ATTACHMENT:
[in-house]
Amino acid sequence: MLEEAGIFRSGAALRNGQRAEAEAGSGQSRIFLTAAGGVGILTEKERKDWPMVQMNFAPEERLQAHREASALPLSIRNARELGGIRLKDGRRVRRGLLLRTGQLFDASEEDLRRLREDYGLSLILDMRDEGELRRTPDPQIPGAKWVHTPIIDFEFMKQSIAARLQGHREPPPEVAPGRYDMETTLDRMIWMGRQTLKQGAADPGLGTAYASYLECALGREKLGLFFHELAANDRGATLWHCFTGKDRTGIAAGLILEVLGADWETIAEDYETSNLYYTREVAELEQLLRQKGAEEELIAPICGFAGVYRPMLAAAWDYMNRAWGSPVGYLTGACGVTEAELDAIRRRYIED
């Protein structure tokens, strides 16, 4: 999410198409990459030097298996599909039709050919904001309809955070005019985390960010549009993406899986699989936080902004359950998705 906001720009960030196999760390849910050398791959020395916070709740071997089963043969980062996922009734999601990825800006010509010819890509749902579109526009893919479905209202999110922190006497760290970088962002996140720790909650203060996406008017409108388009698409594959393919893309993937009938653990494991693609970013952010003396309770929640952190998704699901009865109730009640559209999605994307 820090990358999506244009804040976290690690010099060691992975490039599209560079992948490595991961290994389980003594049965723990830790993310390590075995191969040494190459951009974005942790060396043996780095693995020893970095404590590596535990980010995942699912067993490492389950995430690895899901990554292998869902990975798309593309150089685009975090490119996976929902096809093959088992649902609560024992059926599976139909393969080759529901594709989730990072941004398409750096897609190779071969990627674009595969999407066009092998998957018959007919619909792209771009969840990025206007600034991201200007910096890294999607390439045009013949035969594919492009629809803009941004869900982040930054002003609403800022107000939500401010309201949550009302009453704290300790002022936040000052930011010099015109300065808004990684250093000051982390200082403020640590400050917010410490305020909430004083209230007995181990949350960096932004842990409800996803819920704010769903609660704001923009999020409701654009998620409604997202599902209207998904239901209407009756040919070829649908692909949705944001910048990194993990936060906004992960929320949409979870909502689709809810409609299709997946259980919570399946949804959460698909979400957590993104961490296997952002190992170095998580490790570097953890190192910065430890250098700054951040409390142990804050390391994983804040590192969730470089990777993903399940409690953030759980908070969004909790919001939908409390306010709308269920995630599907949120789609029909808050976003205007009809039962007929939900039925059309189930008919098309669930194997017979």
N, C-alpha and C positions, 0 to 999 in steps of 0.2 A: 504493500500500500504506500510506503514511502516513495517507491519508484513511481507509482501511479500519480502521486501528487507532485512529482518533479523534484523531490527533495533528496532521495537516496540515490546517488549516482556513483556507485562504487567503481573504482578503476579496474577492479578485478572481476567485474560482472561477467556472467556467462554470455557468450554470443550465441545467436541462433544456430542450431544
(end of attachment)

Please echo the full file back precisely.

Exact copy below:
[in-house]
Amino acid sequence: MLEEAGIFRSGAALRNGQRAEAEAGSGQSRIFLTAAGGVGILTEKERKDWPMVQMNFAPEERLQAHREASALPLSIRNARELGGIRLKDGRRVRRGLLLRTGQLFDASEEDLRRLREDYGLSLILDMRDEGELRRTPDPQIPGAKWVHTPIIDFEFMKQSIAARLQGHREPPPEVAPGRYDMETTLDRMIWMGRQTLKQGAADPGLGTAYASYLECALGREKLGLFFHELAANDRGATLWHCFTGKDRTGIAAGLILEVLGADWETIAEDYETSNLYYTREVAELEQLLRQKGAEEELIAPICGFAGVYRPMLAAAWDYMNRAWGSPVGYLTGACGVTEAELDAIRRRYIED
């Protein structure tokens, strides 16, 4: 999410198409990459030097298996599909039709050919904001309809955070005019985390960010549009993406899986699989936080902004359950998705 906001720009960030196999760390849910050398791959020395916070709740071997089963043969980062996922009734999601990825800006010509010819890509749902579109526009893919479905209202999110922190006497760290970088962002996140720790909650203060996406008017409108388009698409594959393919893309993937009938653990494991693609970013952010003396309770929640952190998704699901009865109730009640559209999605994307 820090990358999506244009804040976290690690010099060691992975490039599209560079992948490595991961290994389980003594049965723990830790993310390590075995191969040494190459951009974005942790060396043996780095693995020893970095404590590596535990980010995942699912067993490492389950995430690895899901990554292998869902990975798309593309150089685009975090490119996976929902096809093959088992649902609560024992059926599976139909393969080759529901594709989730990072941004398409750096897609190779071969990627674009595969999407066009092998998957018959007919619909792209771009969840990025206007600034991201200007910096890294999607390439045009013949035969594919492009629809803009941004869900982040930054002003609403800022107000939500401010309201949550009302009453704290300790002022936040000052930011010099015109300065808004990684250093000051982390200082403020640590400050917010410490305020909430004083209230007995181990949350960096932004842990409800996803819920704010769903609660704001923009999020409701654009998620409604997202599902209207998904239901209407009756040919070829649908692909949705944001910048990194993990936060906004992960929320949409979870909502689709809810409609299709997946259980919570399946949804959460698909979400957590993104961490296997952002190992170095998580490790570097953890190192910065430890250098700054951040409390142990804050390391994983804040590192969730470089990777993903399940409690953030759980908070969004909790919001939908409390306010709308269920995630599907949120789609029909808050976003205007009809039962007929939900039925059309189930008919098309669930194997017979």
N, C-alpha and C positions, 0 to 999 in steps of 0.2 A: 504493500500500500504506500510506503514511502516513495517507491519508484513511481507509482501511479500519480502521486501528487507532485512529482518533479523534484523531490527533495533528496532521495537516496540515490546517488549516482556513483556507485562504487567503481573504482578503476579496474577492479578485478572481476567485474560482472561477467556472467556467462554470455557468450554470443550465441545467436541462433544456430542450431544